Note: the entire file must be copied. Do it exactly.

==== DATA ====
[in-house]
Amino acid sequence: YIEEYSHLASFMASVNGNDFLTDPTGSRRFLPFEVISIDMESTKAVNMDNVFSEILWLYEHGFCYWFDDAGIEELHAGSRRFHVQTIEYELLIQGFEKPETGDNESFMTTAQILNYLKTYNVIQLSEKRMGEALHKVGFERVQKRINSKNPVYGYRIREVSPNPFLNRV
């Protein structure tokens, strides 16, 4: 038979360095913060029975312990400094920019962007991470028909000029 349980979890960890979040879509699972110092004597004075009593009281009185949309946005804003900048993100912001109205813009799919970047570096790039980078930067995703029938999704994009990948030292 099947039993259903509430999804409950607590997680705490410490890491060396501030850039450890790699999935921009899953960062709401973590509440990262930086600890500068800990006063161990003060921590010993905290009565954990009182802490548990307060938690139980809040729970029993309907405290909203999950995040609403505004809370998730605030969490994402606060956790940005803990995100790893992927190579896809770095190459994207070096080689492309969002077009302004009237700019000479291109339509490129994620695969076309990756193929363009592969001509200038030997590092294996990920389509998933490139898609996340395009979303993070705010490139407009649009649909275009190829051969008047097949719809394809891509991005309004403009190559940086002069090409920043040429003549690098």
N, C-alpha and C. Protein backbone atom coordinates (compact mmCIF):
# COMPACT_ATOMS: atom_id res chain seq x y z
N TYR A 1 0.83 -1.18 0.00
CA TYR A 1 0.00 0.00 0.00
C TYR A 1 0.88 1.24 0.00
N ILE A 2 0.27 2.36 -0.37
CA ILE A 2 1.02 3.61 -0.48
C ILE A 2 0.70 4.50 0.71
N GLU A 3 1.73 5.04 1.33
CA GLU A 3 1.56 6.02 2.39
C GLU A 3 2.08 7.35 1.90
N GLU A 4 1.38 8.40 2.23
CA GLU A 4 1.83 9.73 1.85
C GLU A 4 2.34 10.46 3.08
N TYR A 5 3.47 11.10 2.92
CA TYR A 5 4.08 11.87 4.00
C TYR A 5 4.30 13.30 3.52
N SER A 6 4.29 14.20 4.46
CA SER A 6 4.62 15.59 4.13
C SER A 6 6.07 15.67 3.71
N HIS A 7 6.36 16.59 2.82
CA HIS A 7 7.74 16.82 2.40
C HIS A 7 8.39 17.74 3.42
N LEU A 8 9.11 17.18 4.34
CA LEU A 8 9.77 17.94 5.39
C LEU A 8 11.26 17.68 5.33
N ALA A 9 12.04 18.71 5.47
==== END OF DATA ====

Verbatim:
[in-house]
Amino acid sequence: YIEEYSHLASFMASVNGNDFLTDPTGSRRFLPFEVISIDMESTKAVNMDNVFSEILWLYEHGFCYWFDDAGIEELHAGSRRFHVQTIEYELLIQGFEKPETGDNESFMTTAQILNYLKTYNVIQLSEKRMGEALHKVGFERVQKRINSKNPVYGYRIREVSPNPFLNRV
């Protein structure tokens, strides 16, 4: 038979360095913060029975312990400094920019962007991470028909000029 349980979890960890979040879509699972110092004597004075009593009281009185949309946005804003900048993100912001109205813009799919970047570096790039980078930067995703029938999704994009990948030292 099947039993259903509430999804409950607590997680705490410490890491060396501030850039450890790699999935921009899953960062709401973590509440990262930086600890500068800990006063161990003060921590010993905290009565954990009182802490548990307060938690139980809040729970029993309907405290909203999950995040609403505004809370998730605030969490994402606060956790940005803990995100790893992927190579896809770095190459994207070096080689492309969002077009302004009237700019000479291109339509490129994620695969076309990756193929363009592969001509200038030997590092294996990920389509998933490139898609996340395009979303993070705010490139407009649009649909275009190829051969008047097949719809394809891509991005309004403009190559940086002069090409920043040429003549690098």
N, C-alpha and C. Protein backbone atom coordinates (compact mmCIF):
# COMPACT_ATOMS: atom_id res chain seq x y z
N TYR A 1 0.83 -1.18 0.00
CA TYR A 1 0.00 0.00 0.00
C TYR A 1 0.88 1.24 0.00
N ILE A 2 0.27 2.36 -0.37
CA ILE A 2 1.02 3.61 -0.48
C ILE A 2 0.70 4.50 0.71
N GLU A 3 1.73 5.04 1.33
CA GLU A 3 1.56 6.02 2.39
C GLU A 3 2.08 7.35 1.90
N GLU A 4 1.38 8.40 2.23
CA GLU A 4 1.83 9.73 1.85
C GLU A 4 2.34 10.46 3.08
N TYR A 5 3.47 11.10 2.92
CA TYR A 5 4.08 11.87 4.00
C TYR A 5 4.30 13.30 3.52
N SER A 6 4.29 14.20 4.46
CA SER A 6 4.62 15.59 4.13
C SER A 6 6.07 15.67 3.71
N HIS A 7 6.36 16.59 2.82
CA HIS A 7 7.74 16.82 2.40
C HIS A 7 8.39 17.74 3.42
N LEU A 8 9.11 17.18 4.34
CA LEU A 8 9.77 17.94 5.39
C LEU A 8 11.26 17.68 5.33
N ALA A 9 12.04 18.71 5.47